Monday, 21 January 2013

Great Night Out

I really wanted to like 'Great Night Out' (writes Dan).  Could ITV have another Auf Wiedersehen on their hands?  There was a time when they did ensemble comedy drama well, but while this is a bit better than I expected it's let down by a couple of things.

(We're not going to look at the That Would Never Happen moments - it would take too long)

First, anything that plagurises (pays homage to?) Golden Gordon in the *first line of the show* needs to be given a yellow card.

The lines

- Five nil?  five bloody nil!
- We were lucky to get nil

were really funny in 1979 when Michael Palin wrote & said them, but this time they weren't really.  Since they  put them in as the first lines you'd think they'd have tried to make them work better.

Second, one of Dan's golden rules of drama is that shows should never introduce gangsters, unless they're gangster shows.  Was there really no other way of working out a plot for episode 2 apart from having Glyn work for 'the local gangster'?  Oh please.  See also Brookside, Shameless and lots of others, but at least they waited until after the second episode to bring local mobsters in.

I will probably keep watching, because some of the characters & performances are good (especially Hodge & Kath), but blimey guys, you could have made a much better show with this cast.  & when is Isy Suttie going to get anything to do?

Ali didn't want to like this, so she didn't watch it.

Wednesday, 16 January 2013


Dennis Kelly writes plays.  We saw 'Orphans' so we were looking forward to this.  Then again, we saw 'The Gods Weep' too.  Something about a comic - sorry, graphic novel - is bound to divide us, so here is one of us hoping TWNH: that there will never be such a violent, nihilist, cartoonish world as this one.

Both the stage and the graphic novel influences are apparent here.  Scenes skitter quickly between characters, who flit across the screen as ephemerally as the virtual messages they send to each other, or rather to pseudonyms and avatars of each other.  There's edgy music.  In fact, anyone who likes to think of themselves as edgy will probably like this.  Two mad-eyed loons murder people in the hunt for a manuscript and Jessica Hyde.  There's a man who hates his job, a feral child and everyone is foul-mouthed.  So far, not much of it makes any sense, but is it compelling enough to keep watching?  There's an air of ridiculousness about it all - a bit like a comic, dare I say it.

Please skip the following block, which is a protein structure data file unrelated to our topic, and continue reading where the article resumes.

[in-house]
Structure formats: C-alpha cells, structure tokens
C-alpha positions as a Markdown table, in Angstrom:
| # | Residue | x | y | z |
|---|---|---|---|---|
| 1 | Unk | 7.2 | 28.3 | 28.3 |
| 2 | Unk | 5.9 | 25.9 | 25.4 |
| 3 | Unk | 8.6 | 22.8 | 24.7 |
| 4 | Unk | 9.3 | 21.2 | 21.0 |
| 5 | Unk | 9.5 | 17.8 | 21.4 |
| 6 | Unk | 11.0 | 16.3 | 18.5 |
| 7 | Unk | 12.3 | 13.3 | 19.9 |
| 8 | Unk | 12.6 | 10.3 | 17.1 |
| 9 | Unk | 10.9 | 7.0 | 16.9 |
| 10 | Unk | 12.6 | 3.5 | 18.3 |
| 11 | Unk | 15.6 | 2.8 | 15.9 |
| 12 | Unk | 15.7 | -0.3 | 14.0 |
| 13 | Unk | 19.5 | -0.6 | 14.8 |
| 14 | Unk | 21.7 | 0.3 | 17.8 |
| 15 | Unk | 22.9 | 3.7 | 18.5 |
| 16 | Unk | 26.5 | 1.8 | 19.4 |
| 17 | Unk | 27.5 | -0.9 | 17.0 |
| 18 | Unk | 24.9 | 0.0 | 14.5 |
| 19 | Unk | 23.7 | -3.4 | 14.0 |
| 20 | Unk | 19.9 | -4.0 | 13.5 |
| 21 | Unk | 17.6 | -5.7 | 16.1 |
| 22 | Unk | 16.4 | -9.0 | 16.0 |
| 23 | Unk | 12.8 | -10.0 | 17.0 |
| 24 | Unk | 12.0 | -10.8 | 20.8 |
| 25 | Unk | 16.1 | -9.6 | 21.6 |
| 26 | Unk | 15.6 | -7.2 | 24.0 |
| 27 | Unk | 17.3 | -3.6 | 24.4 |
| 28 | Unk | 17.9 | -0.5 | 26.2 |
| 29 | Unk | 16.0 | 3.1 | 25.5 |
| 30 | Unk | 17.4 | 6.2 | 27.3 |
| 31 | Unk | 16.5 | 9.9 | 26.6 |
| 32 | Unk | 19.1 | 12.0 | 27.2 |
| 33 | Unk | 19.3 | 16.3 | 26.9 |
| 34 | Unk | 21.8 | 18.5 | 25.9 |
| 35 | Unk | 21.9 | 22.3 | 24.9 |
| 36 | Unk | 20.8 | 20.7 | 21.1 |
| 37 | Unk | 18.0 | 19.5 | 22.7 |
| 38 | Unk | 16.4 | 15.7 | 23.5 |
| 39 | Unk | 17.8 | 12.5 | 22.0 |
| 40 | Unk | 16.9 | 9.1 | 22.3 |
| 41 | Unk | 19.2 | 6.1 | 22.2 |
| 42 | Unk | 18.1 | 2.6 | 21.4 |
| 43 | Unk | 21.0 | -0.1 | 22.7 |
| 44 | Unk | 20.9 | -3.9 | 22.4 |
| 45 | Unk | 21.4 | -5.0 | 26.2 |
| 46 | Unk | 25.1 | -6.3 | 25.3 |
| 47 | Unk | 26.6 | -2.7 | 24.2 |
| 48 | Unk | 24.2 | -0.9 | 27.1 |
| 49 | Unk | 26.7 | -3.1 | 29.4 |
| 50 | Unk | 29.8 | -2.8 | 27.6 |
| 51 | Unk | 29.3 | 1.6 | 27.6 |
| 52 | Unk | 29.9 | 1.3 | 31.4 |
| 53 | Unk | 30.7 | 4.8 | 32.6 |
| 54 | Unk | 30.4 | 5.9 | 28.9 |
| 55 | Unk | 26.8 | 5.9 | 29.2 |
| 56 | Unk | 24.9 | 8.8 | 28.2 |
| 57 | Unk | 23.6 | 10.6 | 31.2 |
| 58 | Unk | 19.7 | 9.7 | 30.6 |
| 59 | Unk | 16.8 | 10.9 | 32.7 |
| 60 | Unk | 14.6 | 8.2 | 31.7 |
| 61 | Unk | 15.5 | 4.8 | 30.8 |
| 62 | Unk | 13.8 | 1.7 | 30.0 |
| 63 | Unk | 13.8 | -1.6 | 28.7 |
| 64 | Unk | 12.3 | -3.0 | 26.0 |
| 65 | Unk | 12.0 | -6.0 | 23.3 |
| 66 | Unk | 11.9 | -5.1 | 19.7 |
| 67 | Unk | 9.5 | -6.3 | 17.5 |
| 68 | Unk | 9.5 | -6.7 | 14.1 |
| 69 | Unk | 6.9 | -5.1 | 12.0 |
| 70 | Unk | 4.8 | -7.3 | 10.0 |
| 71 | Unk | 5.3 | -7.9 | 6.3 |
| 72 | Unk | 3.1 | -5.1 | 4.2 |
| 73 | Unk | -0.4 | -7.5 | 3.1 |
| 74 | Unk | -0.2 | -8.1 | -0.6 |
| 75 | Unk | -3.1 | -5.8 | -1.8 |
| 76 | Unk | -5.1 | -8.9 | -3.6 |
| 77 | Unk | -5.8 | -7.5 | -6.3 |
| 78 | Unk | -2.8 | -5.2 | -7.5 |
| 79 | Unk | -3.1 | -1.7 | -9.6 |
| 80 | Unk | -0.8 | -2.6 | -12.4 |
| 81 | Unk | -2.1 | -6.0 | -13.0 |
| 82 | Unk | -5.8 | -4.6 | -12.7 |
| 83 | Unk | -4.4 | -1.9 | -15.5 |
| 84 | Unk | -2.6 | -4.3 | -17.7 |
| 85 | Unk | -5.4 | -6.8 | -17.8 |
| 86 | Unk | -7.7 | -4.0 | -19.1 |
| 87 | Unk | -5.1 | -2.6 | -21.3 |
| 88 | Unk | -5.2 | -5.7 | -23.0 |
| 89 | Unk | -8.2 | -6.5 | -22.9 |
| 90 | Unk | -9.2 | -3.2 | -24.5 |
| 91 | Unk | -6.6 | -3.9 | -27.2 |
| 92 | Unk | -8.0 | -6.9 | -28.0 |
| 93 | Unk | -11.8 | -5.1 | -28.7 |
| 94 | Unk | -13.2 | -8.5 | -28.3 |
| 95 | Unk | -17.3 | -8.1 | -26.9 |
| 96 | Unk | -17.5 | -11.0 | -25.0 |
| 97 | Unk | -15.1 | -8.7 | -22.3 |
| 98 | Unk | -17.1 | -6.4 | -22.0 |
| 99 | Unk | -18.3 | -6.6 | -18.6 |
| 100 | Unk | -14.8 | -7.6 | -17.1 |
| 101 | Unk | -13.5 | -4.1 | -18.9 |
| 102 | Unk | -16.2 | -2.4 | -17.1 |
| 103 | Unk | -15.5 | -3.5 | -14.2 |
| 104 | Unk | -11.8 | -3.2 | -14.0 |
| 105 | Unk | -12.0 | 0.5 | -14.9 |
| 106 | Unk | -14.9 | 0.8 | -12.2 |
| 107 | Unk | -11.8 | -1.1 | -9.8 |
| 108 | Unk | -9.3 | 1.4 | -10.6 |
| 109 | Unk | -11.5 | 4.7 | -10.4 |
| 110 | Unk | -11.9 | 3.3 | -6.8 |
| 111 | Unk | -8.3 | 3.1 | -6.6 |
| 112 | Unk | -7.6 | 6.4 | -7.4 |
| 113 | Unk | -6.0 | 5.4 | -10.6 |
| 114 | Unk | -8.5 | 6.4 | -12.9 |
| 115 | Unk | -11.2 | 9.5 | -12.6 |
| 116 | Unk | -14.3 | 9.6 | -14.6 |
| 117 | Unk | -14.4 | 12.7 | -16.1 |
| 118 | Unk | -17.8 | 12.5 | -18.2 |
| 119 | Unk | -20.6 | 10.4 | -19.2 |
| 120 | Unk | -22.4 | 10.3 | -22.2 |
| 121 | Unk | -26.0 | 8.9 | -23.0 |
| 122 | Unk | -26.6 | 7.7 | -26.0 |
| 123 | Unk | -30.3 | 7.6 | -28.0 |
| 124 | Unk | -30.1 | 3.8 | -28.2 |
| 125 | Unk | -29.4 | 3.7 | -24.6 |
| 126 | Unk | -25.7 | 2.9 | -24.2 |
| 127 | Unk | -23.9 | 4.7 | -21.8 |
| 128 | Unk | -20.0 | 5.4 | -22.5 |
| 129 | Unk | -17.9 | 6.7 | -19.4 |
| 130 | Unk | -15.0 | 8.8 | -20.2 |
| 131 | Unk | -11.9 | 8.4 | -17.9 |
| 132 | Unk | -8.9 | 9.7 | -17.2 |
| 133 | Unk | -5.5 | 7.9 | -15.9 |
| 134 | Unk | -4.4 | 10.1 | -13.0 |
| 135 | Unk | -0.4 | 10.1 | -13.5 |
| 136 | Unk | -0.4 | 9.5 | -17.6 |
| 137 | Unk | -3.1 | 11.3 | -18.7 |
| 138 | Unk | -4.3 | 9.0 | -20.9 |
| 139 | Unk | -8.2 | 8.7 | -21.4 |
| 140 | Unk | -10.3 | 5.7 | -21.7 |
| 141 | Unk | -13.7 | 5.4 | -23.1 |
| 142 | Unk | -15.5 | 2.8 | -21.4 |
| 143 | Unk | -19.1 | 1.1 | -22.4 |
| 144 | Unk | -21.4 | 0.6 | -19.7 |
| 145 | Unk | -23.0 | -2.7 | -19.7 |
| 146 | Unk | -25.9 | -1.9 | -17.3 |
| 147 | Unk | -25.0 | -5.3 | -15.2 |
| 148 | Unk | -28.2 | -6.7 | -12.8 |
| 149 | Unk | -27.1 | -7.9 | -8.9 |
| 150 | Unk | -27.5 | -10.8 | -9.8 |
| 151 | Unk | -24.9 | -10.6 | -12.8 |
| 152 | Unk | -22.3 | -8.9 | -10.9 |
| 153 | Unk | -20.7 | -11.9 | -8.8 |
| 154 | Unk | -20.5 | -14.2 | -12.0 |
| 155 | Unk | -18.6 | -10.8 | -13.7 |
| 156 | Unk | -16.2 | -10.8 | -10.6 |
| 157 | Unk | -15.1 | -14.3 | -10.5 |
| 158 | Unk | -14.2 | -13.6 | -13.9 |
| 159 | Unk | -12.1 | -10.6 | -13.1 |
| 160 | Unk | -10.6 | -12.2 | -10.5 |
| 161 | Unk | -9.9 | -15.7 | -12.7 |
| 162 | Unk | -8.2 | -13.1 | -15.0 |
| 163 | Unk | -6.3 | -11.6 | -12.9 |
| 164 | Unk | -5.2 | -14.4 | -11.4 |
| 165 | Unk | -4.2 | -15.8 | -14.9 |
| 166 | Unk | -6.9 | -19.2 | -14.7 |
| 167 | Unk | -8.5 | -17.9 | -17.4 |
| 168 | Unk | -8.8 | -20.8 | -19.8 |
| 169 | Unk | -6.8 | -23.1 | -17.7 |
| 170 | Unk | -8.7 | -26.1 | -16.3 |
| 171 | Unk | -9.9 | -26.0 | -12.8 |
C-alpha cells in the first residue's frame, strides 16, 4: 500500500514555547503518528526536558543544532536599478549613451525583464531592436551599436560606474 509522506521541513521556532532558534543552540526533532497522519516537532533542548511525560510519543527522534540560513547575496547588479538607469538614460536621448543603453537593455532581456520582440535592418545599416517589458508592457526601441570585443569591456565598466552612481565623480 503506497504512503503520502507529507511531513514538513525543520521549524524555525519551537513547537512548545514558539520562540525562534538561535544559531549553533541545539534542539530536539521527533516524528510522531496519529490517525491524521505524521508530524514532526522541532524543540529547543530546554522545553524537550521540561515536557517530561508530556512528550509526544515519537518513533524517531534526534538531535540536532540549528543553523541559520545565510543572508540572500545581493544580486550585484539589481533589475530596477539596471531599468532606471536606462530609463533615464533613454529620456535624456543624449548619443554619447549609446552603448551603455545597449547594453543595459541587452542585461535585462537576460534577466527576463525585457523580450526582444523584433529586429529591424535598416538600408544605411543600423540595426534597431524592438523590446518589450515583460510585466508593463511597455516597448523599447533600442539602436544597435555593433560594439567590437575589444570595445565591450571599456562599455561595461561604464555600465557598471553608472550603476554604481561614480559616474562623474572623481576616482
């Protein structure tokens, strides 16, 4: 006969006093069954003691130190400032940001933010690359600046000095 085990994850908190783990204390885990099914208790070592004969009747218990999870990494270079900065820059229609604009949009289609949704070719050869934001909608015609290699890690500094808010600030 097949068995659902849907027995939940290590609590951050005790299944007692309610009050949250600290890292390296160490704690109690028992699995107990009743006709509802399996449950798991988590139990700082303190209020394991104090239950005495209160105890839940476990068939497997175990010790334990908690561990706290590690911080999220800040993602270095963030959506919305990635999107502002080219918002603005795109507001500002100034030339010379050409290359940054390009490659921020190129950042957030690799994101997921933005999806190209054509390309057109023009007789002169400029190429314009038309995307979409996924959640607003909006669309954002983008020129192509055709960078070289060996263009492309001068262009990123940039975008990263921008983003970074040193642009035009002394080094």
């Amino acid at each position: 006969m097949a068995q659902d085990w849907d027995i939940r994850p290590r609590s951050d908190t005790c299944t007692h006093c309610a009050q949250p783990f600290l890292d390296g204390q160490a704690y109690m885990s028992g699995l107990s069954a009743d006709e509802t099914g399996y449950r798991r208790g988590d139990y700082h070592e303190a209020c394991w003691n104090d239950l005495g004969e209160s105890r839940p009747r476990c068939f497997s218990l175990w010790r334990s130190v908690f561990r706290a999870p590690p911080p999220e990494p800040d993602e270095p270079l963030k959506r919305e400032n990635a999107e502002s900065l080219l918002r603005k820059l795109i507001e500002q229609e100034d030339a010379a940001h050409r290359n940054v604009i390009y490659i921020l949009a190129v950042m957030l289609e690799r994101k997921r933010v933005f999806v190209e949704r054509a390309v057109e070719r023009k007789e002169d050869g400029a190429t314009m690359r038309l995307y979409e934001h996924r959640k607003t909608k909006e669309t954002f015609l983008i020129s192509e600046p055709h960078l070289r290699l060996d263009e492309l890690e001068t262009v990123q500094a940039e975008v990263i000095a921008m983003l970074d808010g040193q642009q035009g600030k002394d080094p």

Saturday, 12 January 2013


This continues to be superb, gripping drama, four episodes into series two.  How often do we manage that?  Realism here isn't serial slaughter but political negotiations over war in Afghanistan, representatives in the European Parliament, early retirement and Somali pirates.  Seriously.  The script is sharp, the performances nuanced, the stories unpredictable and with myriad fallouts.  Worth ten hours of squinting to see all the subtitles.  Seriously.  Have I said that before?  Nyborg for Staatsminister!

Spies of Warsaw

It never ceases to amaze us how much great literature is turned into mediocre television, and vice versa.  Alan Furst's novels are a good read, but some things rarely change: the setting is usually WWII, the hero a jaded but moral Frenchman who is involved in dangerous espionage and abandons his womanising for a true love....  David Tennant doesn't spring to mind, not least because he looks too young to be Jean-Francois Mercier, and because the image of him as a springy Dr Who won't leave us alone.  Nor do Dick Clement and Ian La Frenais spring to mind as the writers to adapt this for the screen, given their biggest successes have been in comedies like Porridge, Lovejoy and Auf Wiedersehen Pet.  The music, too, veers oddly between classic war-spy-story menacing piano to suspiciously 50s sounding freeform jazz.

But somehow it works.  It looks good, it sounds good, it feels scary and sad, as Europe on the brink of an abyss must have done (hmmm, not so far removed from 2013 then).  Familiar faces give reliable performances (Anton Lesser is a shoe-in for a drama imagining Hitler as an elderly man), Janet Montgomery is a sweet-faced heroine and David Tennant is the actor from 'Hamlet' and not the one from 'True Love'.  Worth a watch.  Concluding part on 16th Jan.

Sunday, 6 January 2013

The 2012 TWNH Awards

These awards look back at the best (& worst) of TV drama from 2012, specifically focussing on the dreaded That Would Never Happen (TWNH) moments.  See last year's awards here.

Best in show (actor) - Ben Cumberbatch for Parade's End

Best in show (actress) - Karla Crome for Murder

Worst in show (actor) - David Tennant for True Love (sorry David!) closely followed by Andrew Scott for his OTT Moriarty in Sherlock AND his muttering cop in Blackout, which very nearly made it in the 'Biggest TWNH' category too.

Worst in show (actress) - Melissa George for Hunted

It was good until... - Inside Men for throwing all our good will away with a terrible last 15 minutes

Biggest TWNH - A toss up between the whole of the second series of Homeland and The Bletchley Circle

Best show - Line of Duty, though Murder, The Hollow Crown, some episodes of Accused and Prisoners' Wives were good too

Drama most outstaying its welcome - Downton Abbey  If it's true that there's to be a re-boot/alternative/prequel, it says it all about lowest-common-demoninator viewing.